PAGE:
violence or persecution (UNHCR, 1951). In order to look at both cross- and within border  displacement, IDPs will also be measured. An IDP is a person who, like a refugee, has to flee their  home but does not cross an international border, and is unlike refugee not a legal term (IOM,  2019:109). By using the term conflict-induced displacement rather than the often used alternatives  of refugees or IDPs, two problems are solved. The first is by including IDPs, which are often  overlooked in favour of refugees, as they are in comparison less visible and more difficult to 

measure. By looking at both categories, we avoid overlooking differences which may affect the two  categories differently (Lischer, 2007:150). The second is that we do not wish to research 

disaster-induced displacement. While this is undoubtedly also important, this paper will focus on  those displaced by armed conflict rather than all human activity (IDMC, 2020a).  


The independent variable will be natural resources extraction. Definitions of these concepts are  rare, and are often simply defined by a predetermined set of resources, such as specifically oil or  minerals, (Ross, 2004:46; Niazi & Hein, 2017:5-7), which the author intends to research. This  paper will attempt to capture a broader scope of resources, and will therefore offer up its own  definition as; a resource which is geographically bound, not produced through artificial means, and  with a substantial monetary value. This should encompass all relevant resources, without including  non-monetary values, such as water or wetlands, or non-geographical resources, such as industries  or taxable incomes. Research on natural resources are plenty, and these are very well mapped and  understood. As such, natural resources are easy to apply to developing theories.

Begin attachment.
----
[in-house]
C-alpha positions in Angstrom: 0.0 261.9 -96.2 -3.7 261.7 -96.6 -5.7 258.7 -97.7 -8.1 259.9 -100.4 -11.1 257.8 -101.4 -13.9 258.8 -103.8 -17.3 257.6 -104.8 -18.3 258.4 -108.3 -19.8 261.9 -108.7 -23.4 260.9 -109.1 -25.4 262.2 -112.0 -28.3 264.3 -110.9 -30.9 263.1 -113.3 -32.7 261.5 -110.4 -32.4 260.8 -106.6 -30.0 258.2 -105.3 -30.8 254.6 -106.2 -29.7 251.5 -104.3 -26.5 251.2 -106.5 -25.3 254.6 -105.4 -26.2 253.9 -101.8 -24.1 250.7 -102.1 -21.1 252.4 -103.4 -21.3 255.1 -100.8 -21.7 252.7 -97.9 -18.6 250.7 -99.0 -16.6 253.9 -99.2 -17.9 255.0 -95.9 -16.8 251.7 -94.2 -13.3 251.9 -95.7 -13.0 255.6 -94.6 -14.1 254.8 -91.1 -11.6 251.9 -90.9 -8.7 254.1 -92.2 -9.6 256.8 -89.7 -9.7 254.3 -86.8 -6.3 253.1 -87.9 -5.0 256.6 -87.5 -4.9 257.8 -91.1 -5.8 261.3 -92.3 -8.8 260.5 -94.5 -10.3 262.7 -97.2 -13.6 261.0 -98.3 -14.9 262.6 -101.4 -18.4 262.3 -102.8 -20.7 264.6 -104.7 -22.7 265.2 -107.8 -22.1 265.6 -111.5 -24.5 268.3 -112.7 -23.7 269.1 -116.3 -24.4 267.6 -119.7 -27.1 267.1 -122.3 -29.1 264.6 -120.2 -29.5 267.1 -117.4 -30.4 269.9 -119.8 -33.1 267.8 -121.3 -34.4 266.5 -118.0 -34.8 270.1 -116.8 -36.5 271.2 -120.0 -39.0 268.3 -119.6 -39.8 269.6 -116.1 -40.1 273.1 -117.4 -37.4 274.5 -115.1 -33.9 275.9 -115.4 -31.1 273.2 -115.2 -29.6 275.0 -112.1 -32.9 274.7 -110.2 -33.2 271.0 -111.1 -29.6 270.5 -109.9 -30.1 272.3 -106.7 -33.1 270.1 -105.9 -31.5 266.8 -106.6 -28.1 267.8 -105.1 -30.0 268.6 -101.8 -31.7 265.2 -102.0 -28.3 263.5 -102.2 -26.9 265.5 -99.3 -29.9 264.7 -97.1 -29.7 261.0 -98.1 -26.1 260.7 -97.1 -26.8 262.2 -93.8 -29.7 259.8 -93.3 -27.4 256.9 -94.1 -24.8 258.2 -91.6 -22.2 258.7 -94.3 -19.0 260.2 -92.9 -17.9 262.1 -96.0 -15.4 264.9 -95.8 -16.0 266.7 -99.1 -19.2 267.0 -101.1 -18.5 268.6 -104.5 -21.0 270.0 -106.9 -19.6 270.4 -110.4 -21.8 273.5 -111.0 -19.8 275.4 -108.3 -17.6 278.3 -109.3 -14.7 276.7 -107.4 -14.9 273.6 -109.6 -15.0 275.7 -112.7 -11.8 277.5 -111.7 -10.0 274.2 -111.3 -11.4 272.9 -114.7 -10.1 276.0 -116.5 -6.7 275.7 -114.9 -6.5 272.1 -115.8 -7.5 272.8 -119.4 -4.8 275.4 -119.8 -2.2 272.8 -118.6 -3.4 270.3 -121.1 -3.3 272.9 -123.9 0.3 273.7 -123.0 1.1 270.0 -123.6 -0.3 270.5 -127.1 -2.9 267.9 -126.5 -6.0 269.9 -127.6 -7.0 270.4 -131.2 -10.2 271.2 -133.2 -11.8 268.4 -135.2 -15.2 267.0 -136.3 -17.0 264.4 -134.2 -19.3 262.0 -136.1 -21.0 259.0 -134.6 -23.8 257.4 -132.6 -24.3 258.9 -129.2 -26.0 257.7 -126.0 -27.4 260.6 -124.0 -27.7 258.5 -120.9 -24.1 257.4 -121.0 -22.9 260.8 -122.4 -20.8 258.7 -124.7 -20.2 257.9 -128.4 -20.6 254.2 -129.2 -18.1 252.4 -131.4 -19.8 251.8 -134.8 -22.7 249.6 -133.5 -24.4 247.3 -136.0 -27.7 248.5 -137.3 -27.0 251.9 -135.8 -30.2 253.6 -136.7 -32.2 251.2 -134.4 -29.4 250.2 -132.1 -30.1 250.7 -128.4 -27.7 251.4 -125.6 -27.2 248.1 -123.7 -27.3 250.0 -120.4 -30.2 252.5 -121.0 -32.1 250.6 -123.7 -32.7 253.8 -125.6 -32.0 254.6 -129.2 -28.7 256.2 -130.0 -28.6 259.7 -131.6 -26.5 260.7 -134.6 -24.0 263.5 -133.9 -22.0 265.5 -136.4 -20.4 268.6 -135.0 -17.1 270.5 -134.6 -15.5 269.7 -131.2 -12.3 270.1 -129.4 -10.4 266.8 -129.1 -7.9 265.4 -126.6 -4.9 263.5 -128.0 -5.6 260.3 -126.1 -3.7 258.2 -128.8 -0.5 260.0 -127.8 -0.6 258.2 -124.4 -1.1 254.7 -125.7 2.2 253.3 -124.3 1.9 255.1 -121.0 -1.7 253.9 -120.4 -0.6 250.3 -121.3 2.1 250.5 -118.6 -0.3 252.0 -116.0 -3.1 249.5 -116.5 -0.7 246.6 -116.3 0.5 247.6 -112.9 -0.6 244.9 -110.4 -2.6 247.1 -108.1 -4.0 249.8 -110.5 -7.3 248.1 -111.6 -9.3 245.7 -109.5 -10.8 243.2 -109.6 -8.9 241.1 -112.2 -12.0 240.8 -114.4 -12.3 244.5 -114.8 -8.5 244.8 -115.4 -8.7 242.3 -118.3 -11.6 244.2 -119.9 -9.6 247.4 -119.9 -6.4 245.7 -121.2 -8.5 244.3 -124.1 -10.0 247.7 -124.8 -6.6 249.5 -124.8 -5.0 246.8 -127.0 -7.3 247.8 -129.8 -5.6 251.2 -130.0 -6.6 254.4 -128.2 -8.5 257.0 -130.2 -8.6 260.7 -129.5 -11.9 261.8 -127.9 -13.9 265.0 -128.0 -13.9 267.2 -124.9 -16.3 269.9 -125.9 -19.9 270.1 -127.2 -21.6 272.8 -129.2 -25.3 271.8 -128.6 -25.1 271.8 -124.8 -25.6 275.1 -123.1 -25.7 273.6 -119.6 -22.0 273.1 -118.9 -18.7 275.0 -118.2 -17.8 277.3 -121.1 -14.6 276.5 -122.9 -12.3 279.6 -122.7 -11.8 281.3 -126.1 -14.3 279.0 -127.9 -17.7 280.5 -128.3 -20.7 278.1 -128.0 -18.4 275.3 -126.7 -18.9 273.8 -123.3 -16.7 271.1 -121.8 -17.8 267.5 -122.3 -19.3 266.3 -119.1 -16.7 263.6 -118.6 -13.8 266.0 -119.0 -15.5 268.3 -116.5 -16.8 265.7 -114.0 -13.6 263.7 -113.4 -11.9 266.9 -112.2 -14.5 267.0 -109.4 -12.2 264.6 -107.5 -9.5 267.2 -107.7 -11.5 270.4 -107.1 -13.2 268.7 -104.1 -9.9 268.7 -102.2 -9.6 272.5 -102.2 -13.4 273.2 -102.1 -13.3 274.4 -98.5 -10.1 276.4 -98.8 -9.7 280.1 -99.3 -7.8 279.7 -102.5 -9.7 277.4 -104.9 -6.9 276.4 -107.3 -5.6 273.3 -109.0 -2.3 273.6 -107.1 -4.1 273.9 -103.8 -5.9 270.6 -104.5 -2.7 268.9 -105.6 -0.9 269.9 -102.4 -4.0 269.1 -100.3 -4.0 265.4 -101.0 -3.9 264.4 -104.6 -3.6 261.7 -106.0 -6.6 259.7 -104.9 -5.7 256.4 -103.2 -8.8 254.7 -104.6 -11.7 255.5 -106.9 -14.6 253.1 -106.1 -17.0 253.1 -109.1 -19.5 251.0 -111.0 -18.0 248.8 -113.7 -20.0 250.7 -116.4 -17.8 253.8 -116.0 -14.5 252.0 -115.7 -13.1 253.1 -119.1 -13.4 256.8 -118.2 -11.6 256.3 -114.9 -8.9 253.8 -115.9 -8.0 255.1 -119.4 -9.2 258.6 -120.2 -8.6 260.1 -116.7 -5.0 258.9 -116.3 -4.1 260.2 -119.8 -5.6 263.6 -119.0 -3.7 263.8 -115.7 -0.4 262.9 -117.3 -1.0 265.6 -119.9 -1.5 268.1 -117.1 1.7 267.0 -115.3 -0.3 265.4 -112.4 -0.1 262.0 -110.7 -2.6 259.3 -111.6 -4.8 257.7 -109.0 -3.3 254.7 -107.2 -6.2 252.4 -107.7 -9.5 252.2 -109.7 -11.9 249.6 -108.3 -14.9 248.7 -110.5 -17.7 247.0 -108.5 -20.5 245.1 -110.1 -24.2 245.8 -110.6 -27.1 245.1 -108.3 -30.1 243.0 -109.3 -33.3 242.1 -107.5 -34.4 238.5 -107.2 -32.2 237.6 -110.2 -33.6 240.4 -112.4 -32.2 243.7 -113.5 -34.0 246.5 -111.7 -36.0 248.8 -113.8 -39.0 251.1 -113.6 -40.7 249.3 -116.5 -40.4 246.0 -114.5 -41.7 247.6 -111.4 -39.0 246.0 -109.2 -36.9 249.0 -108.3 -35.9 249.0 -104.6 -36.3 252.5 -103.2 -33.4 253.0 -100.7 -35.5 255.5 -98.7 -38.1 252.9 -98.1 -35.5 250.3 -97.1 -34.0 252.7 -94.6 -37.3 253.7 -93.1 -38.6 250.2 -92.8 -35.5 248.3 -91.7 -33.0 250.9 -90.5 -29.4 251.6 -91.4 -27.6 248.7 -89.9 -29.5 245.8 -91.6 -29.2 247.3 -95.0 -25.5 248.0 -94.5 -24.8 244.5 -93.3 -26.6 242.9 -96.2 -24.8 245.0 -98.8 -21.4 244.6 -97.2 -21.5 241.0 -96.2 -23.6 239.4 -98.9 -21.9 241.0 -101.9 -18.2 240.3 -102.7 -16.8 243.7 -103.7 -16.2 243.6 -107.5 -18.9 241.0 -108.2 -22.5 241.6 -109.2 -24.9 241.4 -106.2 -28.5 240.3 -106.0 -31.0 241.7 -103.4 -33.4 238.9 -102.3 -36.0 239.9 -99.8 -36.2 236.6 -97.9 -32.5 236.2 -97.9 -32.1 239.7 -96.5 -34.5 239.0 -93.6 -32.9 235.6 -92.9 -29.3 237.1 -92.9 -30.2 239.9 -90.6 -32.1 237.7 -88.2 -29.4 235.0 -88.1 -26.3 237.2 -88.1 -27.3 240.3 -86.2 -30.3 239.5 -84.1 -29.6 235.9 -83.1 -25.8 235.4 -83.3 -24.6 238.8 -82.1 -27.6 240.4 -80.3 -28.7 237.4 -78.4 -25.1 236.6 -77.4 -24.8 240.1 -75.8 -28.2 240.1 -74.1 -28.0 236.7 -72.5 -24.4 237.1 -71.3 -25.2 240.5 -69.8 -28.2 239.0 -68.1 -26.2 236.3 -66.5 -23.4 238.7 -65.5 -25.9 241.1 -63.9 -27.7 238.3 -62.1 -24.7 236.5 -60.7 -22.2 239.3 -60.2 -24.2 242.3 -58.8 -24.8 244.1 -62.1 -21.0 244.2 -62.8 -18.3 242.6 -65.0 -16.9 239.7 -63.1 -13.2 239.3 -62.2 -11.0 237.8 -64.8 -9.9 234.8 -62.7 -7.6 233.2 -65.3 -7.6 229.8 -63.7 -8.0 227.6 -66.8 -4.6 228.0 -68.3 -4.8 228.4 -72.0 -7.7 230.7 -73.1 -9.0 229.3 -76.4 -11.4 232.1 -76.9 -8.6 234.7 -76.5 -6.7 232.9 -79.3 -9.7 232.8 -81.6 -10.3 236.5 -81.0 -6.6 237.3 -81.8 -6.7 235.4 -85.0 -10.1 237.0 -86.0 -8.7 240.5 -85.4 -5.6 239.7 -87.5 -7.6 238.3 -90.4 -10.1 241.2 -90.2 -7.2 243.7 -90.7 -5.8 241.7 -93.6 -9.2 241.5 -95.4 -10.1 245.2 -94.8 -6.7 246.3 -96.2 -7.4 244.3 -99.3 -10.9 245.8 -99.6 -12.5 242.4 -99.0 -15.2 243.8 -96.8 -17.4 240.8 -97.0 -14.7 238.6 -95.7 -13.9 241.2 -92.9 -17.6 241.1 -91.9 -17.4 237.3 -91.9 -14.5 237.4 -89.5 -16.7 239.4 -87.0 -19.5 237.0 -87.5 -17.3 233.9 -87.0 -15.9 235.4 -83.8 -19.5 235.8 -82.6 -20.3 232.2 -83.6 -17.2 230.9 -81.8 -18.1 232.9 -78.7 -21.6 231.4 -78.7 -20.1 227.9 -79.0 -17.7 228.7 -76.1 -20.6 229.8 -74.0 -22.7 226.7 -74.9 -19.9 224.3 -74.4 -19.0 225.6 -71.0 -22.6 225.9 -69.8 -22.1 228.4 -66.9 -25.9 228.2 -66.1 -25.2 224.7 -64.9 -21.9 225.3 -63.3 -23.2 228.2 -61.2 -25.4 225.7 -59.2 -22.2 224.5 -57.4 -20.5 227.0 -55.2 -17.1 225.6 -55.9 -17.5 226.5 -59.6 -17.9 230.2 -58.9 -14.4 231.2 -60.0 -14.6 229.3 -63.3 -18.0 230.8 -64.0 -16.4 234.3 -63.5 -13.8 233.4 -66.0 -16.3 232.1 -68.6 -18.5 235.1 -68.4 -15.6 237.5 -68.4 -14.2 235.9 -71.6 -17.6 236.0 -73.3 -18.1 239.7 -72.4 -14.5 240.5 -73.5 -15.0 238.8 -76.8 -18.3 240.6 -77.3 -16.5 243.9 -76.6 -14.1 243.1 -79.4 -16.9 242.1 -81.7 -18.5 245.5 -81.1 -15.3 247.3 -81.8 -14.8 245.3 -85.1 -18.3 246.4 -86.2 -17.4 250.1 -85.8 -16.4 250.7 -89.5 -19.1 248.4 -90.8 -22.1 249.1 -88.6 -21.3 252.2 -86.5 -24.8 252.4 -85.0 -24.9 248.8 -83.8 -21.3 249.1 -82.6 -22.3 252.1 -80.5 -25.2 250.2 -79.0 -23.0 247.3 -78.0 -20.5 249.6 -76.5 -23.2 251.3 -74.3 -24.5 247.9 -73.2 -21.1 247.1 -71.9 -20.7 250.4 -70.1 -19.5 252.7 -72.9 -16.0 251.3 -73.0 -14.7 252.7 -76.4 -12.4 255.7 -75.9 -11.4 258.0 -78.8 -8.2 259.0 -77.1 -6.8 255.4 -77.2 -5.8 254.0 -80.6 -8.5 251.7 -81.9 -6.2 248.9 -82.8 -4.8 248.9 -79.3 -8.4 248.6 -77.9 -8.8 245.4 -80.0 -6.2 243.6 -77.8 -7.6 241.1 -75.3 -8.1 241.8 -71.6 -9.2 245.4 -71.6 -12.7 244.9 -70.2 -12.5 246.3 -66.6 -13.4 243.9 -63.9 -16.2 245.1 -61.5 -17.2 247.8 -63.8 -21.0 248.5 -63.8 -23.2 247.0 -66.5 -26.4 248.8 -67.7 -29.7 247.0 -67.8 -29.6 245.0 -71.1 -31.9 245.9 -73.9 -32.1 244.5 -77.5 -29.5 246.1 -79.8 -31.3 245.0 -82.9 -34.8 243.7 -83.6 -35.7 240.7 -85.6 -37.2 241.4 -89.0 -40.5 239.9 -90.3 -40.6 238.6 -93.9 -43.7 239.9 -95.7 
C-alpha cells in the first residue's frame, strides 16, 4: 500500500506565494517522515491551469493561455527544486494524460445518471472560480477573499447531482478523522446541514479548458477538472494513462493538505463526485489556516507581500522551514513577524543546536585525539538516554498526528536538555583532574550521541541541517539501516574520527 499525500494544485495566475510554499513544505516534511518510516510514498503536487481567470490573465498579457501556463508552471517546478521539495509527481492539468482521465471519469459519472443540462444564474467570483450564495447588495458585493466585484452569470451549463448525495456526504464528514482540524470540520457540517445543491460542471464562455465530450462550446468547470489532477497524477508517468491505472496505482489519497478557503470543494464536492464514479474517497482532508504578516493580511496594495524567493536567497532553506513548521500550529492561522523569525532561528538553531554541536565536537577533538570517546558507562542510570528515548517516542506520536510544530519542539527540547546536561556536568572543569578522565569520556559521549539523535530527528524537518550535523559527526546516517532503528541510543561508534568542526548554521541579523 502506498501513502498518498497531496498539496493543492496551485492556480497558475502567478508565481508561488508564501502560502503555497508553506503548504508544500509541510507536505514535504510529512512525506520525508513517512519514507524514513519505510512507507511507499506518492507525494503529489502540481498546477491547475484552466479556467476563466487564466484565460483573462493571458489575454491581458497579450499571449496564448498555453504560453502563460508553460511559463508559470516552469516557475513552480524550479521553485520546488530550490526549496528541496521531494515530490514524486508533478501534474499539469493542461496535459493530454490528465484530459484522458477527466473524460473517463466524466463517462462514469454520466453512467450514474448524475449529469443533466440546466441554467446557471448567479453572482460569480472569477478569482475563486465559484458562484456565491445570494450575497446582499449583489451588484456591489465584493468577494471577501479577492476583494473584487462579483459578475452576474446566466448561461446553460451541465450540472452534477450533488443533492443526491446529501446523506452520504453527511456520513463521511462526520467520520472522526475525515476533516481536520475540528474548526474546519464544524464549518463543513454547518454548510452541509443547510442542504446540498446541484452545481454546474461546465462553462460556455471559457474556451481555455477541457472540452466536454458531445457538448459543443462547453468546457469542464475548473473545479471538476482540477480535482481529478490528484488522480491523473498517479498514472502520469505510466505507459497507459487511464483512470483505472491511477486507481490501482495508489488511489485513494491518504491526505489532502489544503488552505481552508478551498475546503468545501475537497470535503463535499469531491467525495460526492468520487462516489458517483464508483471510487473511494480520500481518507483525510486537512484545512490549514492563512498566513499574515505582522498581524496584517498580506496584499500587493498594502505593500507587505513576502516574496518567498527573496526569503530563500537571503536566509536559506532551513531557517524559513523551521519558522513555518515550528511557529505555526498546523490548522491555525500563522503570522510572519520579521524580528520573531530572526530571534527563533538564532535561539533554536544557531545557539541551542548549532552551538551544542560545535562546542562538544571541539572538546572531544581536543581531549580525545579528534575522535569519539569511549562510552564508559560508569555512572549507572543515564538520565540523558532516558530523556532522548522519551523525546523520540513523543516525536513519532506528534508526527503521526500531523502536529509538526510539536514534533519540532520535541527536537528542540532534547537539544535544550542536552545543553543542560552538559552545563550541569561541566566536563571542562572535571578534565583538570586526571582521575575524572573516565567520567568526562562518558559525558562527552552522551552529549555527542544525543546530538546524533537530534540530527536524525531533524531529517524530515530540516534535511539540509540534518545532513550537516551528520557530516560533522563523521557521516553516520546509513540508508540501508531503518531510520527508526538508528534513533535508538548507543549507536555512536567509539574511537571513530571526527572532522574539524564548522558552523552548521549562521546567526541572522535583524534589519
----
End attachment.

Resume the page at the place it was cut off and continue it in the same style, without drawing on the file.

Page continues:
2.2.1 Causal Mechanism 

This paper is based on the findings of Niazi and Hein (2017). They found evidence that conflicts  over natural resources leads to higher rates of conflict-induced displacement. They find, by doing a  qualitative analysis of three armed conflicts, connections between the natural resources and the  levels of displaced. However, the causal mechanism is never developed in great depth, and the  theory is never tested at a larger scale. My aim is to test this phenomenon on a larger set of data  points, thus thus testing the generalizability, and to test the causal mechanism.  


The causal mechanism proposed by this paper goes as follows; to extract high value resources,  control over the surrounding land is required. This in turn will result in a purposeful displacement  of local populations residing in the area, as a means of ensuring control over the resources revenue. 

The process will be explained below. 


2.2.2 Regional control 

The need to control the land surrounding natural resources to guarantee revenue is 

well-documented. The economic structure of land ownership has been shown to affect how the  conflict develops, however, even more important was the economic value of land (Niazi & Hein,  2017:9). As natural resources require control of land to extract their value, the value of controlling  said land can be considered equal to the resources it inhabits, and is directly correlated to strategic  value (Collier & Hoeffler, 2004:567; Barnet, 2016:240). It is also noted that control of transit  routes to and from the natural resource regions are important, as this is necessary for exports, and  by extension revenue (Niazi & Hein, 2017:9). While the idea of transit routes is likely to be true to  a certain extent, it will not be given attention in this paper, largely due to limitations in data. A  further sign that control of natural resource-rich regions becomes an objective in and of itself, is  that armed conflicts in these areas tend to last longer (Lujala, 2010:20). Further, the same study  finds that active production and potential production, such as large reserves, have similarly large  effects (Lujala, 2010:23). This necessity for control of territory is not just supported by empirics,  but also follows previous theories (Azam & Hoeffler, 2002:482). A further cause of the strategic  importance of natural resources, is that these have been theorized to function as guarantors in